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Dream of An Opera 1 – Rhymoi, Music of China

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Dream of An Opera 1

Audiophile recording pressed on 180 gram vinyl in Germany


Side A:
1. Dream of the Red Mansion
2. Mulan
3. Peony Pavilion
4. Madame Butterfly
5. The Cowherd and the Weaver Girl
Side B:
1. The Bramble Hairpin
2. Flowers as the Keepsake
3. The Great Award
4. Buddhist Arhat Coin
5. Drunken Beauty / Miss Su San Goes to Trial

2018 Rhymoi Catalog

At the 2018 California Audio Show, the Los Angeles-based Enmusic, Inc. took up a booth and displayed vinyl albums and compact discs of ancient Chinese music from the label, Rhymoi. The cover artworks of the productions, especially on the large-format vinyl covers, were colorful and unique. Art connoisseurs would especially be enamored by album covers featuring close-ups of character facial make-ups, such as Dream of An Opera 1, the subject of this review. But even to the layman’s eyes, the contrasting colors and their intensity as presented on the large vinyl cover of this LP were nothing if not worthy of framing.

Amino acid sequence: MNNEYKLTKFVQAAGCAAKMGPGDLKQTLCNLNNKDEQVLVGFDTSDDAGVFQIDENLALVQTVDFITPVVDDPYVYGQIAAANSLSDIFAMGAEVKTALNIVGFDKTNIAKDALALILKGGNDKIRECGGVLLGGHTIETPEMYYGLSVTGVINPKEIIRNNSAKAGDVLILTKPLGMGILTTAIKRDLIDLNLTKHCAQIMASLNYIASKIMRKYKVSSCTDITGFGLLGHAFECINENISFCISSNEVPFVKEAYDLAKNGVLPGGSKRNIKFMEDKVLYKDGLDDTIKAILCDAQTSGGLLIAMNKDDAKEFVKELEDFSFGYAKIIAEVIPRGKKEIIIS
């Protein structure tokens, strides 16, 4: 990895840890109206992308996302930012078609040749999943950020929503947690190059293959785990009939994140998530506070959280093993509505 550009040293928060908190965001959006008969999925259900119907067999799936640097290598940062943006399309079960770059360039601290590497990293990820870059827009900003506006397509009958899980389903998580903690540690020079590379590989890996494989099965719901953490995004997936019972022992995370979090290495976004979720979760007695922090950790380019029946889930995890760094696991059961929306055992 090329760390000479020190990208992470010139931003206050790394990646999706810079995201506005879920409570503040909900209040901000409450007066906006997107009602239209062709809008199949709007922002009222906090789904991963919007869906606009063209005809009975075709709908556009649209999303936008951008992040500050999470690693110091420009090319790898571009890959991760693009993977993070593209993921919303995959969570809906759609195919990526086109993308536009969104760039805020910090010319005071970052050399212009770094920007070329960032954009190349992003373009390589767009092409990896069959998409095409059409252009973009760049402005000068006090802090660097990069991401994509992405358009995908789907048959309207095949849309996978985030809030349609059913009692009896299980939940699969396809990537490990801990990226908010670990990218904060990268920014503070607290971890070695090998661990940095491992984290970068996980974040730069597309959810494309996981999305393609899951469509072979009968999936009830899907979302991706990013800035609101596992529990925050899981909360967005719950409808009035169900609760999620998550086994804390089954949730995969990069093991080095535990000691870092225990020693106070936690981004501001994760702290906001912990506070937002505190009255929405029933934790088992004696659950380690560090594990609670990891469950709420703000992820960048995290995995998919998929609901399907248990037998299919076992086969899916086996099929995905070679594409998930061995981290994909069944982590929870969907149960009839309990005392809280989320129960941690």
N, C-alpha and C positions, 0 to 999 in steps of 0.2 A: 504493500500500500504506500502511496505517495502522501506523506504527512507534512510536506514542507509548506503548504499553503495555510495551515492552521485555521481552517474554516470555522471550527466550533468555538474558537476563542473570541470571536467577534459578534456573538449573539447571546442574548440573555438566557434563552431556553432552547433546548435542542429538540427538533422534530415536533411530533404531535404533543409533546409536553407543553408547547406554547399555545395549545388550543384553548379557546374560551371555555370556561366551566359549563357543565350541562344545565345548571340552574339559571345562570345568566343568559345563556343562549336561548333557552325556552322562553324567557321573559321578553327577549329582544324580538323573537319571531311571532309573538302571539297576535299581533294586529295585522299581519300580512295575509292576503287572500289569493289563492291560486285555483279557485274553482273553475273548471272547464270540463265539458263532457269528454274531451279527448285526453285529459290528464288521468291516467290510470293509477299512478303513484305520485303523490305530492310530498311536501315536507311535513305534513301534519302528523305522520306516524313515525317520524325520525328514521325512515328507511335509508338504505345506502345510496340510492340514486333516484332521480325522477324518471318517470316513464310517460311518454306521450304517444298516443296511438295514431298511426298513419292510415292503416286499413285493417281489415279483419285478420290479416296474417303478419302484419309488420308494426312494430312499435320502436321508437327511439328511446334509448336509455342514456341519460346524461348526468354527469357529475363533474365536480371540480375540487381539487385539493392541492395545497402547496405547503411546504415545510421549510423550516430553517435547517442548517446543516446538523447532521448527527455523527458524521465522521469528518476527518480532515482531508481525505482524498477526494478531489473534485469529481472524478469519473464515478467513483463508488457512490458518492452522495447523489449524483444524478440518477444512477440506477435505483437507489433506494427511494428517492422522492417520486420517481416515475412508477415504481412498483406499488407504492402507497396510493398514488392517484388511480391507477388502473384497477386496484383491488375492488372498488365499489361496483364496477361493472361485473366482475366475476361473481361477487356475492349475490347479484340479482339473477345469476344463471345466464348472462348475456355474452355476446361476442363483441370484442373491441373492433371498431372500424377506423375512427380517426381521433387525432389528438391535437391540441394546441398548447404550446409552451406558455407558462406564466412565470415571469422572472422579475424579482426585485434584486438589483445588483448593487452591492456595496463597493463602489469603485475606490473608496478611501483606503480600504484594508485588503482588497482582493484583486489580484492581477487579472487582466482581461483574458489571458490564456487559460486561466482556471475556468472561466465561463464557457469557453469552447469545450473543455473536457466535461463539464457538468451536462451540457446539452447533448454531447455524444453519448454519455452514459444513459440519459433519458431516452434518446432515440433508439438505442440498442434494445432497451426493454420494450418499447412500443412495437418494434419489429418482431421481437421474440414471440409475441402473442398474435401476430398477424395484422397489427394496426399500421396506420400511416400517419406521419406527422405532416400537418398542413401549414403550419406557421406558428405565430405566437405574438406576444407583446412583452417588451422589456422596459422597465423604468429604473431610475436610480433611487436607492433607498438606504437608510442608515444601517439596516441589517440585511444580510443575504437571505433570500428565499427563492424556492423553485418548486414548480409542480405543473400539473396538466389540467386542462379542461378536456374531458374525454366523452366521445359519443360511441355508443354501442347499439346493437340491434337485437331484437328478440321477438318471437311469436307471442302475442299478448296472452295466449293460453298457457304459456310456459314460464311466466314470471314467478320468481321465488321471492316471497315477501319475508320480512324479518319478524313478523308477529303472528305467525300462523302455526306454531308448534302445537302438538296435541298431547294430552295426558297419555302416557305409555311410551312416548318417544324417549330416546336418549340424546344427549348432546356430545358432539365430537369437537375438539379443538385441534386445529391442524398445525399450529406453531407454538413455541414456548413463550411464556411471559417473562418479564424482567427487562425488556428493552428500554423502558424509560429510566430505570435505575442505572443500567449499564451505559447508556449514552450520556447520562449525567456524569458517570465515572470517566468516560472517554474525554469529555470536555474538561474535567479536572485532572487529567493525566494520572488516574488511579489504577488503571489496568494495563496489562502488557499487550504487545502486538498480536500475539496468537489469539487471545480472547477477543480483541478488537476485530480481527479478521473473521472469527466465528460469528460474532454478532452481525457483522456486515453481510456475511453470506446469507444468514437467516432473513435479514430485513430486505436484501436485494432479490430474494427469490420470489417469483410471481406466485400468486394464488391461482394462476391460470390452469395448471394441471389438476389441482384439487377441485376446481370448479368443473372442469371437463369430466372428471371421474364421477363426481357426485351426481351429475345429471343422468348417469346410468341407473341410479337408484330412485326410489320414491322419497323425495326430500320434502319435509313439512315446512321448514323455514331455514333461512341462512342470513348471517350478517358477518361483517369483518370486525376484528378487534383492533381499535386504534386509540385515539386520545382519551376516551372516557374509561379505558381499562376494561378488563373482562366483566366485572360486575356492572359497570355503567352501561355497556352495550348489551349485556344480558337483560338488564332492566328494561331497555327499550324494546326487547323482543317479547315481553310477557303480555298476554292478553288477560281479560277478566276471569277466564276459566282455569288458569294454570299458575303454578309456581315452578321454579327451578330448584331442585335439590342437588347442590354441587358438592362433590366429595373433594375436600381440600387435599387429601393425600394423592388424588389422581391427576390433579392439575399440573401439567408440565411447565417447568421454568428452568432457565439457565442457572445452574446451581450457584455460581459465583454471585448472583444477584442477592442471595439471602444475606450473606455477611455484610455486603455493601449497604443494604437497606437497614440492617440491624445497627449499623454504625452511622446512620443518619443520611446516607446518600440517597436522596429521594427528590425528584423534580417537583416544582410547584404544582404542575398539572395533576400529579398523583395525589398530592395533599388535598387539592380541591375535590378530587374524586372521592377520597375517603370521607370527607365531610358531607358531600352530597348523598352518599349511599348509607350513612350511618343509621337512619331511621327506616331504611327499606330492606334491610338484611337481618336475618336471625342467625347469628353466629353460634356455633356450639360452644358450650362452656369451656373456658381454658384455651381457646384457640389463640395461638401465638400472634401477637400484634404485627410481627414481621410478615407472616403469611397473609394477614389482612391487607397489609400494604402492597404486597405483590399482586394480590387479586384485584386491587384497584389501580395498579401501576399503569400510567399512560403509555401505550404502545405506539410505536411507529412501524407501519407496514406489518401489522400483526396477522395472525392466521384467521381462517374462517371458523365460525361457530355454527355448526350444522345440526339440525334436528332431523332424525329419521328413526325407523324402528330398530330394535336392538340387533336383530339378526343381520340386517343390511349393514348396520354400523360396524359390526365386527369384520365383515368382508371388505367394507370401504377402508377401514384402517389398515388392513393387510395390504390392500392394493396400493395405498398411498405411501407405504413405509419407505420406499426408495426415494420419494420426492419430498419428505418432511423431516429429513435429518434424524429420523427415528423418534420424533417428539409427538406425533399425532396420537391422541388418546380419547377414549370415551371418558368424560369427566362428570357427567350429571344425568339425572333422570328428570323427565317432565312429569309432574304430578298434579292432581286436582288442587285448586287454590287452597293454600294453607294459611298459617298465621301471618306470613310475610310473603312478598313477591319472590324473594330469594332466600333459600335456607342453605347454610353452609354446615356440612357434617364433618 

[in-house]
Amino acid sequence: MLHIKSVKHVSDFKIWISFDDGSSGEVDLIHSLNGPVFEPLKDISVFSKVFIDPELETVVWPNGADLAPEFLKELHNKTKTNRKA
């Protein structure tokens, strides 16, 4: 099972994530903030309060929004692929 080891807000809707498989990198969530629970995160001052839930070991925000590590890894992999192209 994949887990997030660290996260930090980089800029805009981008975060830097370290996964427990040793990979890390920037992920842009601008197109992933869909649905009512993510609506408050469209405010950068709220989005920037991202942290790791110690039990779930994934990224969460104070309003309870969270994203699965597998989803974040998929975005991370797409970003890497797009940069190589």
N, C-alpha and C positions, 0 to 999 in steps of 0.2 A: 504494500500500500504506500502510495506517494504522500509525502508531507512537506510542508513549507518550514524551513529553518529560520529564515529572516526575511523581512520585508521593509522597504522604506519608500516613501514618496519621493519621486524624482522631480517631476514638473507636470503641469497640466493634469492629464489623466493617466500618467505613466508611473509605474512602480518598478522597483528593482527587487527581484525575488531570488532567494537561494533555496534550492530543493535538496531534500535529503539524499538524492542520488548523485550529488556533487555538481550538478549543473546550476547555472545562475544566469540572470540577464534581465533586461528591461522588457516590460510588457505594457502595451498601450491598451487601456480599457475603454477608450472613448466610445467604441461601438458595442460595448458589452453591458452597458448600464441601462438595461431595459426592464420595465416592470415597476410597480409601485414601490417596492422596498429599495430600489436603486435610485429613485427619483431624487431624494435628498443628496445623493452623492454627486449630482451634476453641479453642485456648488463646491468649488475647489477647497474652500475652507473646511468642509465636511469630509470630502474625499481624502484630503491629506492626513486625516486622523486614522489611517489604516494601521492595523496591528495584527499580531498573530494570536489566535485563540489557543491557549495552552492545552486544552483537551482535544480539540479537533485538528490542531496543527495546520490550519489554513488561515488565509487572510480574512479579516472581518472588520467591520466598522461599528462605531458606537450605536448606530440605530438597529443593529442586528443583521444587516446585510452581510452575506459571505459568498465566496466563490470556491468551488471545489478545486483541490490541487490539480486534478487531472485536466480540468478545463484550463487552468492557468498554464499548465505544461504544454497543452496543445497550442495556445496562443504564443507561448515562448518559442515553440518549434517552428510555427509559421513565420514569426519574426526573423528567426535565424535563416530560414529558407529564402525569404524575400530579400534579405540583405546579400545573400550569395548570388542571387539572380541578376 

Considering that the ancient Chinese culture emphasized the written word heavily, with paintings created by the very same pen brushes, it becomes apparent the reason the resultant musical aspects of the culture is less melodic in structure and more tonal and poetic, resulting in a sound texturally dense in individual effects and more intimate in scale. Of the many Chinese traditional instrument recordings I’d auditioned and collected, this vinyl production surpassed all in sound quality, performances and sheer listenability.

Chinese operas are not as indoctrinated and enshrined as their Western counterparts. They are passed down by local opera houses and troupes and vary in performances. Still, being based on written historical dramas, contexts of the performances possess a good degree of uniformity throughout the various provinces of the country.

Pressed in Germany on 180 gram vinyl, the Dream of An Opera was actually a series of operatic scores recorded instrumentally into one single vinyl release. Excerpts from ten operas were selected for this recording using traditional solo instruments against a backdrop of western orchestral accompaniment. Each of the ten tracks featured several Chinese instrumental soloists for a total of twenty-one soloists, plus a soprano for a brief utterance in the last track.